I expected to see the "AA" version at $40 each, but instead found a large version, taking a pair of "D" cells, marked two for $70. A much larger footprint, and certainly longer runtime. I can now confirm that the brand Brookstone is selling is indeed the Luminara Dream Candle. Here are my thoughts on it:

1) Some of the candles had gentle fissures running through them. Since they claim to be made of real wax, I would take that at face value, and treat them gingerly.

2) There is a light source beneath the aperture where the "flame" sits. The "flame" is a piece of plastic/paper in an oval shape, where the light source shines up through the opening. On the bottom of the "flame" is a weight or magnet, and probably an electromagnet which repels the permanent magnet in the base, causing the plastic "flame" to swing about. The fake flame sits on a thin copper wire, which appears very fragile.

3) The tint of the light source looks absolutely incandescent, under or equal to a max of 3000k. In my opinion, they came close to nailing a candle's tint.

4) When switched on, the oval plastic "flame" bobs about, while the light, presumably a 5mm LED, shines on it. I left my glasses in the car after driving to the mall, and can confirm that from three feet away, the candle comes close to looking real, without quite getting "it." It does come closer than the Candle Impressions candle by a significant margin.

So would I buy one? Two comments about that:

1) If you look at the reviews for the Luminara candles, again and again people report the candle flashing or blinking after some time. While it is possible that those candles are defective, it is quite likely that the batteries are simply low. Were I to purchase one, I would simply wire in a 3 volt DC power supply and never worry about batteries again.

2) $40 a candle is way too high. At the current sale price of two for $70, $35 each is better but not enough to empty my pocket. I'll wait until the inevitable post-holiday sale, when they will be $30 or less.

As it is, the candles that hide the light source beneath the wax shell remove the light source from view, and therefore eliminate it as a possible way of detecting that the candle is a fake. However, these candles tend to twinkle or blink, and therefore don't look as real. The Luminara candles as observed this afternoon in Brookstone do an excellent job of simulating a real flame, with the tint, movement, and brightness all looking right. Does it look perfect? No. But it's very, very close. Instead of manipulating the light source, it manipulates that object which the light source falls upon, in this case, a plastic, oval shaped surface which receives the rays of light from below the aperture.


My final reservations would be cost vs. build quality. The thin wire the artificial "flame" sits on which enables it to bob about freely looks fragile, and even $35 seems far too high. If/when Brookstone has a sale and they are $25, that might tempt me. Be that as it may, these are definitely contenders, and if money slips out of your pocket more easily than mine and you have a place to rest them where children and pets won't knock them about, I think they would be a cool addition to your stable. I definitely agree that placing a couple of these on a windowsill by a curtain, flowerpot, drapes, etc. will absolutely give passersby the impression you are home, as the visibly dancing flame from more than three feet away looks like the gift of Prometheus itself. 3 volt DC adapters are plentiful, and it would be trivial to snip off the barrel connector and wire up the candle to run off the AC/DC transformer without permanently harming the candle's guts.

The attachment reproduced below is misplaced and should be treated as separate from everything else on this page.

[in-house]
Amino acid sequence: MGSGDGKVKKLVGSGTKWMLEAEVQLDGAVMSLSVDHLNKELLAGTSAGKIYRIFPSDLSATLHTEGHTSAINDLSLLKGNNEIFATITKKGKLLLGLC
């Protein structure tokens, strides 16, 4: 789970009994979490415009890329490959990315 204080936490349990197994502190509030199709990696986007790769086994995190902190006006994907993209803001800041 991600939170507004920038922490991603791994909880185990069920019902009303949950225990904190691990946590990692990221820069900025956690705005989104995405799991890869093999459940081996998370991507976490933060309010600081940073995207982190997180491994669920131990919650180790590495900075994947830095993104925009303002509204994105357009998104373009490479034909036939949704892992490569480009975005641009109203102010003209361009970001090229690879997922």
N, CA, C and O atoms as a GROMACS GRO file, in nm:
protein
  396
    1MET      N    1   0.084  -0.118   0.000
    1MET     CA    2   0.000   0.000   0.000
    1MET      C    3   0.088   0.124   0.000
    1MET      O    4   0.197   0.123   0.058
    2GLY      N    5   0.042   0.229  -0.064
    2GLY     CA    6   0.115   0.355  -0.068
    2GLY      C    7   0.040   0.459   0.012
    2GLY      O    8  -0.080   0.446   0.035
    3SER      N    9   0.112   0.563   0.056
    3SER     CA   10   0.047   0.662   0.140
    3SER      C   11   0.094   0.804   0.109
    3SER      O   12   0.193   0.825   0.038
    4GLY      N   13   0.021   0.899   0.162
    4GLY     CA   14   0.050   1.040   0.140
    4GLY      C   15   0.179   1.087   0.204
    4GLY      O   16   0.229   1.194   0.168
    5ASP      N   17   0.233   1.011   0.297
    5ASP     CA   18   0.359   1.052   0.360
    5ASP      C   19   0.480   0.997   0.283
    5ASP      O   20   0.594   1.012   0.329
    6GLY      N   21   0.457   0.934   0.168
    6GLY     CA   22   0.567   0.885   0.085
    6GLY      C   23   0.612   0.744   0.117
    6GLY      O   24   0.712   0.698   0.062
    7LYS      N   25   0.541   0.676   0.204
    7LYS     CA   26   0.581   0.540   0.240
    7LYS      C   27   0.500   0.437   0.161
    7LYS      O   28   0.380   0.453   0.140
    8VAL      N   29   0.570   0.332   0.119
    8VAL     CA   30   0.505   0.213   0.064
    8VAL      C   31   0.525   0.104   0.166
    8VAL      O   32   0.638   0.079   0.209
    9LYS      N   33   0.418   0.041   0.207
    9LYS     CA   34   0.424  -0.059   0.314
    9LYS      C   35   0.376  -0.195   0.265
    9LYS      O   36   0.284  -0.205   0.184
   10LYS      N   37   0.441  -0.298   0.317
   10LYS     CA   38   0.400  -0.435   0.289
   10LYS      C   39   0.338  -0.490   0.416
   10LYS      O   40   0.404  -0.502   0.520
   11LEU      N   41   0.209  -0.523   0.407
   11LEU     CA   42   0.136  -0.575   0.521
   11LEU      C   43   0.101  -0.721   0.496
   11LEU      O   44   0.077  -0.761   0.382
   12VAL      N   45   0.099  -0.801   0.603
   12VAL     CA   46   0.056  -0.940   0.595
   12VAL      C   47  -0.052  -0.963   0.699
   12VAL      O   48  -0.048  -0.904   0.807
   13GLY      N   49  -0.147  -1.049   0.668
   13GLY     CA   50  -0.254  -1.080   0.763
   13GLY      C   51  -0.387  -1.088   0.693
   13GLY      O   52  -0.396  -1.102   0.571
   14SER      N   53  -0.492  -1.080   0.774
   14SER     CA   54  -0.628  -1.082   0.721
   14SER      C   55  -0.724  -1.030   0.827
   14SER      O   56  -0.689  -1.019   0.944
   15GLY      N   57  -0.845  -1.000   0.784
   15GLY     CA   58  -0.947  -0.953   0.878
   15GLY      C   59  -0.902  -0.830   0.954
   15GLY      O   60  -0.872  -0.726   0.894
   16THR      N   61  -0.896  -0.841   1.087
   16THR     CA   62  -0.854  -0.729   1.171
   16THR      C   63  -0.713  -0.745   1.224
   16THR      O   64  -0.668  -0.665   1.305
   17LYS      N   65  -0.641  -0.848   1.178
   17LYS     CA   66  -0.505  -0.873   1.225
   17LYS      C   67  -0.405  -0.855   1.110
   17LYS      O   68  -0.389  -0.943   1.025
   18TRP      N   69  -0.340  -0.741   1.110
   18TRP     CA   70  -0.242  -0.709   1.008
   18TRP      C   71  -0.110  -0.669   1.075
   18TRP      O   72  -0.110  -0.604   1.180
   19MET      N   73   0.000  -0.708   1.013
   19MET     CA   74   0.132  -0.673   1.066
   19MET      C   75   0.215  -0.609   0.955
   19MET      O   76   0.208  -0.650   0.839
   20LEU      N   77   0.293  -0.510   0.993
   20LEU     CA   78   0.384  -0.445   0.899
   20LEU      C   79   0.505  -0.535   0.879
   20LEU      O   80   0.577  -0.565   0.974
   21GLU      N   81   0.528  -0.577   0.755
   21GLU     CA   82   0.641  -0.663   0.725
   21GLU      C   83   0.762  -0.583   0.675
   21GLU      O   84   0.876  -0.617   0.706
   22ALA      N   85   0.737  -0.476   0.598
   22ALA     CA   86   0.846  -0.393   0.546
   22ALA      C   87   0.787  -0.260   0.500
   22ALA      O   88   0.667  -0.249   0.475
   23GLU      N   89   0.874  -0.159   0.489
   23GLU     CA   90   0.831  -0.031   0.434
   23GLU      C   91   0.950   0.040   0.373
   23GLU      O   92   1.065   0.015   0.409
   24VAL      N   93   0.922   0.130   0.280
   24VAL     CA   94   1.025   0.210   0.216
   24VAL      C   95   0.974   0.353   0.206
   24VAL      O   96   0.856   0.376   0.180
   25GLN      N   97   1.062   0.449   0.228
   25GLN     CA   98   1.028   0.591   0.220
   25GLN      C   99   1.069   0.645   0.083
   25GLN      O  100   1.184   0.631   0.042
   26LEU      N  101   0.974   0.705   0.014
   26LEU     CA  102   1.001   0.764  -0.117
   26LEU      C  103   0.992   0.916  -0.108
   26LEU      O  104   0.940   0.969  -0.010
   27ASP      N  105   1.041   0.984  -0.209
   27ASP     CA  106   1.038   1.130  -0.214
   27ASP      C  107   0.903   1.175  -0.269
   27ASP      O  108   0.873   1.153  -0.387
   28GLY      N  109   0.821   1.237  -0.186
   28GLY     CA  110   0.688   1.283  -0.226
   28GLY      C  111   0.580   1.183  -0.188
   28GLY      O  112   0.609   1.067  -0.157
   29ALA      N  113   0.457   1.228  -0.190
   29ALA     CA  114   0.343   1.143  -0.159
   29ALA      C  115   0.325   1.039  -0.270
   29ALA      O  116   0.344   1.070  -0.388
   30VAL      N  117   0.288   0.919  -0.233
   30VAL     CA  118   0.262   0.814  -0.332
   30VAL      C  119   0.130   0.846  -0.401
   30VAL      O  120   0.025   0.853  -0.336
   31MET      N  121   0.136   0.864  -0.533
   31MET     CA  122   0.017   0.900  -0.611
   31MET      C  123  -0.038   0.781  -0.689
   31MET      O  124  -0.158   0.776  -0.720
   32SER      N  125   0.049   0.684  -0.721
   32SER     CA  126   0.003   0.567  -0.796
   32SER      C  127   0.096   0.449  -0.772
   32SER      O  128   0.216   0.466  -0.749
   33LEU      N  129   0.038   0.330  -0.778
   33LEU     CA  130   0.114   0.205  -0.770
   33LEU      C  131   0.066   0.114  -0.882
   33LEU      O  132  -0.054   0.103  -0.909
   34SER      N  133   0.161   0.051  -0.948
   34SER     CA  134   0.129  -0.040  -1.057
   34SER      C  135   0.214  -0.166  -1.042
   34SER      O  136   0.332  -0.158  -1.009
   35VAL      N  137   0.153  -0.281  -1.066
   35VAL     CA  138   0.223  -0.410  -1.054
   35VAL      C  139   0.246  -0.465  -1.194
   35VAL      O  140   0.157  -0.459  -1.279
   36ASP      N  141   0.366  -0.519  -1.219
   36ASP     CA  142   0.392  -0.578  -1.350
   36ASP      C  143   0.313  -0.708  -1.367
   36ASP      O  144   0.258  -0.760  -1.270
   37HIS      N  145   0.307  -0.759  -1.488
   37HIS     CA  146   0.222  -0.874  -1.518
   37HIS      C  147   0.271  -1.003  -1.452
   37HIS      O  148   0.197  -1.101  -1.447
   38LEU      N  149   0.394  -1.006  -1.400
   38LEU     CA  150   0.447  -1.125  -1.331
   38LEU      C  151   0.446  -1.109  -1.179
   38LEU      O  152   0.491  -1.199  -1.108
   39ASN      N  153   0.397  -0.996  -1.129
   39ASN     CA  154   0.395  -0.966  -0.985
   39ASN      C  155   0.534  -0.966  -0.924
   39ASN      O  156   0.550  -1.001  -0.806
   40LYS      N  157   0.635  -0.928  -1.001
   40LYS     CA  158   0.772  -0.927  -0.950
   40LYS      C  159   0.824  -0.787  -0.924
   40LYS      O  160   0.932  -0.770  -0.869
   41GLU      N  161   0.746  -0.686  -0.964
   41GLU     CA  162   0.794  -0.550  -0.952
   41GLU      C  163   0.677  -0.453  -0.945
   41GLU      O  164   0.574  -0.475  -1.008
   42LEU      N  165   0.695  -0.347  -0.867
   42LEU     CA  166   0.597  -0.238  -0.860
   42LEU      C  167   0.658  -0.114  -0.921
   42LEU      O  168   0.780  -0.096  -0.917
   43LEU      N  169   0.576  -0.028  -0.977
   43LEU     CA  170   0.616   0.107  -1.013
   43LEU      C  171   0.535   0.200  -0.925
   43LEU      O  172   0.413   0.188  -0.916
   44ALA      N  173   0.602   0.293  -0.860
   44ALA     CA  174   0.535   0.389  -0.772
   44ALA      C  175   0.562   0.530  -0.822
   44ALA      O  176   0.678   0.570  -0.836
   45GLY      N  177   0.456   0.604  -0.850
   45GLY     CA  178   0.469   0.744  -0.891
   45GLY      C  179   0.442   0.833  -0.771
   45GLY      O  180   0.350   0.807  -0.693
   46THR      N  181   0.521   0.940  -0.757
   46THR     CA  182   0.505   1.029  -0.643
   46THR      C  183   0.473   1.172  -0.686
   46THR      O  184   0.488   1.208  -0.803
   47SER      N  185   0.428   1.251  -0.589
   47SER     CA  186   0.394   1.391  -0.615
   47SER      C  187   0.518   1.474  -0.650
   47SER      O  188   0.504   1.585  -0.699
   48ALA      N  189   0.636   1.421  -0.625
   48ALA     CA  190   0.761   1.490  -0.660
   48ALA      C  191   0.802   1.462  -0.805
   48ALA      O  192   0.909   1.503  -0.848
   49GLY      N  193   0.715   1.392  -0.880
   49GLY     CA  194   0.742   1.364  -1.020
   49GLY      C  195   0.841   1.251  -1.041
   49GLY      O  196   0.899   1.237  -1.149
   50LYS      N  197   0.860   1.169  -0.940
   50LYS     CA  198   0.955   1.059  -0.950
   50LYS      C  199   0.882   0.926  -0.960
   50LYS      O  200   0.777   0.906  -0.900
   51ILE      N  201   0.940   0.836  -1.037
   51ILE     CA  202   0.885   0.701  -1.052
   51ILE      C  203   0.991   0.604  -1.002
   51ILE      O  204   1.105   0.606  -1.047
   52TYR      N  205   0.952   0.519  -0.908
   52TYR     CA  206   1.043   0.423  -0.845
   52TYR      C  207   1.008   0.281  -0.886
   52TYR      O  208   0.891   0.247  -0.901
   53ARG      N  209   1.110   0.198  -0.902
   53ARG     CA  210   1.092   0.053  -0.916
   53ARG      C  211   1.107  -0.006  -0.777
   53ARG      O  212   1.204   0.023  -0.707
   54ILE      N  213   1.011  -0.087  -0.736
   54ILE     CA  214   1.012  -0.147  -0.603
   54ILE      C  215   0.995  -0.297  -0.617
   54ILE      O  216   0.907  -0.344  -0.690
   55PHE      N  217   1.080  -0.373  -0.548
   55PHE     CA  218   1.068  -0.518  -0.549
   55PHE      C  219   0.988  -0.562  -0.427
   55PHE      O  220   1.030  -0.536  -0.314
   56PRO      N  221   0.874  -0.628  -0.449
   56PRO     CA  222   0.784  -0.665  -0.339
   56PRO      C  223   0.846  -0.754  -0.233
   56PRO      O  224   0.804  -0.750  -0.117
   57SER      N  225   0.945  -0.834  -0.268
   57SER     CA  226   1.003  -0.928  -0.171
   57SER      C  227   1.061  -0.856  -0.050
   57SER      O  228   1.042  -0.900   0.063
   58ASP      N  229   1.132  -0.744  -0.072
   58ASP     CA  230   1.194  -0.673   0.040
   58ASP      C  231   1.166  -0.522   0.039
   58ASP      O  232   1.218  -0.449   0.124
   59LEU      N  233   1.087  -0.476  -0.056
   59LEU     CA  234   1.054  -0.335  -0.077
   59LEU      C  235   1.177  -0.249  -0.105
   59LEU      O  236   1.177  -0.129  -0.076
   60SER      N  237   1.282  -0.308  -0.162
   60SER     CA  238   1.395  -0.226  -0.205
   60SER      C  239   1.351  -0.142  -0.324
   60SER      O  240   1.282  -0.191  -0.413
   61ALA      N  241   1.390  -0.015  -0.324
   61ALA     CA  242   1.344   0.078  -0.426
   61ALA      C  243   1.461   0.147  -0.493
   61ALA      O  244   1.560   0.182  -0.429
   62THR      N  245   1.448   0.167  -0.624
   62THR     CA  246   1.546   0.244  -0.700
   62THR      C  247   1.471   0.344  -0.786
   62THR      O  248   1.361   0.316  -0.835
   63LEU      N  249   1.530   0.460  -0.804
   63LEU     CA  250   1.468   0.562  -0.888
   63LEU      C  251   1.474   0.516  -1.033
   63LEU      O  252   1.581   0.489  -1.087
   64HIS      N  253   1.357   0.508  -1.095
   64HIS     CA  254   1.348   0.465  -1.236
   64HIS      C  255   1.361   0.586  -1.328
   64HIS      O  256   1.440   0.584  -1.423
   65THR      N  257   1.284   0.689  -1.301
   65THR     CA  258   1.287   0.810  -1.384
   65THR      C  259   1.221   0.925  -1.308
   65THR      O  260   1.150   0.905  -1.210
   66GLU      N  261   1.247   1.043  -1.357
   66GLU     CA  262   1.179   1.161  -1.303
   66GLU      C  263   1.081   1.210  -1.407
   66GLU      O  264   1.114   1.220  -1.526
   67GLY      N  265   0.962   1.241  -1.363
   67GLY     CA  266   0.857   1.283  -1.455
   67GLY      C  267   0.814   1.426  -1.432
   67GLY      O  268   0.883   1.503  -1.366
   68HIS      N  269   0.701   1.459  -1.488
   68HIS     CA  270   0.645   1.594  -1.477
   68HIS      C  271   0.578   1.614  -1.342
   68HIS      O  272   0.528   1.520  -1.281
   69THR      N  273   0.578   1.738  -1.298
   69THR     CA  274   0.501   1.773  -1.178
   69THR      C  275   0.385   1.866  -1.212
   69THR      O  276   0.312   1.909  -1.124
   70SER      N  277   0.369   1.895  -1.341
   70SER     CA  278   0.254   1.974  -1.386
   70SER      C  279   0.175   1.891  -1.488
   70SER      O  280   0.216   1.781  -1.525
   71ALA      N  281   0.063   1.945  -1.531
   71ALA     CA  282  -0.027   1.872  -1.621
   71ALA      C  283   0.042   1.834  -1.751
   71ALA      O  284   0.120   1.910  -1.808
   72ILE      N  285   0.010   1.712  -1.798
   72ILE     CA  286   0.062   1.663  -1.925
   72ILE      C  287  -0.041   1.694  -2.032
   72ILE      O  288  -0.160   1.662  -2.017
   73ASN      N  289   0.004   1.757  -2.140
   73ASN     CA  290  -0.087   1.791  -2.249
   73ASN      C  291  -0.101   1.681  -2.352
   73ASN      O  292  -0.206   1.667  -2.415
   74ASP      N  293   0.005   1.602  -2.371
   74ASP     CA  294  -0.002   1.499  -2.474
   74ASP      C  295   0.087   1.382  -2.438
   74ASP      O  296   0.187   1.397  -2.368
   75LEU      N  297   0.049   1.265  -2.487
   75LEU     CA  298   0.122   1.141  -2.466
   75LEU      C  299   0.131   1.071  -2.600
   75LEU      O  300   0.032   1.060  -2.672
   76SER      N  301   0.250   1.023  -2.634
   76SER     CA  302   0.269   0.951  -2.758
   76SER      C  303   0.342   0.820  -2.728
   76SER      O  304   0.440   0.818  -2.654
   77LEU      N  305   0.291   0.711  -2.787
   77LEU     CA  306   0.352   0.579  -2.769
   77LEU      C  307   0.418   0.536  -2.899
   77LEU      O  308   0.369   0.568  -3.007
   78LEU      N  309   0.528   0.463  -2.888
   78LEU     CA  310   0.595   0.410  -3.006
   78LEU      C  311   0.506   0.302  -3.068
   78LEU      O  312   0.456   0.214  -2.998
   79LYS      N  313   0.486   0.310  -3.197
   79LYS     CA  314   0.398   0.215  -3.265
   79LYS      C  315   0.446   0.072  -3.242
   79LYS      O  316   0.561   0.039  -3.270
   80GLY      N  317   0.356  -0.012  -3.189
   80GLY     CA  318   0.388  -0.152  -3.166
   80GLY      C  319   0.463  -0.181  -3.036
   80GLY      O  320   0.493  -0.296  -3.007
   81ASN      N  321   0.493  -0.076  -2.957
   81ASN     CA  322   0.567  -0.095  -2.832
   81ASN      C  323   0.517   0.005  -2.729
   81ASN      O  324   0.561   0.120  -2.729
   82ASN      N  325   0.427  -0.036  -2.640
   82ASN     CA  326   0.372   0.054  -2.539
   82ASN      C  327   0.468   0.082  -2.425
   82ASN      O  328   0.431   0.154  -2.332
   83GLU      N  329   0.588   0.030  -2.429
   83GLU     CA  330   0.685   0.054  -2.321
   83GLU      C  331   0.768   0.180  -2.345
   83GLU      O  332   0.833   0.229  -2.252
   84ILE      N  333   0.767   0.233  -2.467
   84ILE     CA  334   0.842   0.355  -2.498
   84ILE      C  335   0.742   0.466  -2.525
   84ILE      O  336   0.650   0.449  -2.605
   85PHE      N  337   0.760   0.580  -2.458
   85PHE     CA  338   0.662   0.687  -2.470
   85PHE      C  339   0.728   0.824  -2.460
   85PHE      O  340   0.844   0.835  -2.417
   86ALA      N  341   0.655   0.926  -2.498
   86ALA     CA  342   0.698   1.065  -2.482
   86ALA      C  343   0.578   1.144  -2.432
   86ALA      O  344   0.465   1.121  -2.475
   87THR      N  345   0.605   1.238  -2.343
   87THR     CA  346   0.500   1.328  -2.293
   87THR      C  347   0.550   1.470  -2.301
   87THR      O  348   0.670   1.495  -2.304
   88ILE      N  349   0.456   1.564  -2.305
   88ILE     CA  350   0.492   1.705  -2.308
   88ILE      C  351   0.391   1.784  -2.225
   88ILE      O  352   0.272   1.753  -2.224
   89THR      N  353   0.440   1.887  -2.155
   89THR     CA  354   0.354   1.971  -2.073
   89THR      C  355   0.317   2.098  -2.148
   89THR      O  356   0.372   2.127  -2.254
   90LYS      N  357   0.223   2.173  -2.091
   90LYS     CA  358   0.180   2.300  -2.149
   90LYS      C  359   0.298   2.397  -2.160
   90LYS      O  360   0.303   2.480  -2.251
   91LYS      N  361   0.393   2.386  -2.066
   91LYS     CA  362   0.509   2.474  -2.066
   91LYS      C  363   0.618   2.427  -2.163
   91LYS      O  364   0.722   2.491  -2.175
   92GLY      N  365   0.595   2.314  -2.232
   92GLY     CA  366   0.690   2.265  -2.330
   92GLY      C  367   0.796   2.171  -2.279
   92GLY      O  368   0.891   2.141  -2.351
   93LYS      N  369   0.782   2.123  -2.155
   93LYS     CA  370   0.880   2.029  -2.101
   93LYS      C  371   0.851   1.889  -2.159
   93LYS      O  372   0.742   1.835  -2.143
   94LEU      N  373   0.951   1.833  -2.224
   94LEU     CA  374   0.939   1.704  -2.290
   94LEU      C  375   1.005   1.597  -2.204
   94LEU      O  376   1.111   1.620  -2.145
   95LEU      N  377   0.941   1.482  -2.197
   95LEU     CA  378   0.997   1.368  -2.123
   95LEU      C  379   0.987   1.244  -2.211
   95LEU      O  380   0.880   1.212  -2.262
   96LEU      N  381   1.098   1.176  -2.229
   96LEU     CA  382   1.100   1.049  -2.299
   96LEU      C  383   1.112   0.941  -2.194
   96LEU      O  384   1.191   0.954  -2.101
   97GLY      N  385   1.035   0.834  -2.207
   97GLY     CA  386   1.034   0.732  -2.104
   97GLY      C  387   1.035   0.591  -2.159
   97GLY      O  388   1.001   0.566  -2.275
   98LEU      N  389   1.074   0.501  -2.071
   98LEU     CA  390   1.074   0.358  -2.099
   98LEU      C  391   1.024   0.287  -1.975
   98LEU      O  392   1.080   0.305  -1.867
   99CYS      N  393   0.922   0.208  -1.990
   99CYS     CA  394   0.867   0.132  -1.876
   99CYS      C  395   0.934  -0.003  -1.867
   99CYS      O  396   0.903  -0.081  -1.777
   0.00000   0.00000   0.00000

If anyone else lives near a Brookstone, I'd love to hear their (your) impressions.

Enjoy!


LEDAdd1ct

----------------------------------------------------------------------

With respect to the candle in the RED5 video, after emailing RED5, they refused to disclose the OEM for the candle, stating that it was not their policy to reveal vendor information. I hate it when companys do that! They also stated that:

1) You can now only purchase the candles in their physical stores. This makes it difficult for someone in the United States to obtain a sample.

2) The brand they now carry is not the same as that depicted in the video. The candle depicted in the RED5 video is yellow, not white or red as the Luminara Dream candles are. I would still very much like to know what brand they are. If a member or someone stopping by from a Google search knows who makes that yellow candle posted in the RED5 video, please let us know! If you purchased one from RED5 in the past and still have the box, that would be an easy and accurate way to determine what company makes it. It sure looks real!
 
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GreySave

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From my experience the "flashing" after a time is the low battery warning. It starts as a negative pulse (LED output alternates between normal and reduced brightness) and if the batteries are not changed in then goes into a blinking mode. I do not blame you on the price....But every decent one I have seen is on the high side. Eventually they will come down, but I have not seen any substantial downward movement on the price and I think my first post was back in 2007. Every one of those original candles is still working BTW.

I also agree on the Luminara mechanism appearing fragile. As I mentioned, careful handling is required. I get nervous every time I invert them to change batteries. I bought them when I did because they were a relatively new product and were selling out on QVC very quickly and I really wanted them to be burning when we left for vacation.
 

LEDAdd1ct

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Do you frequently use the Luminara candles in that capacity, as a burglar deterrent?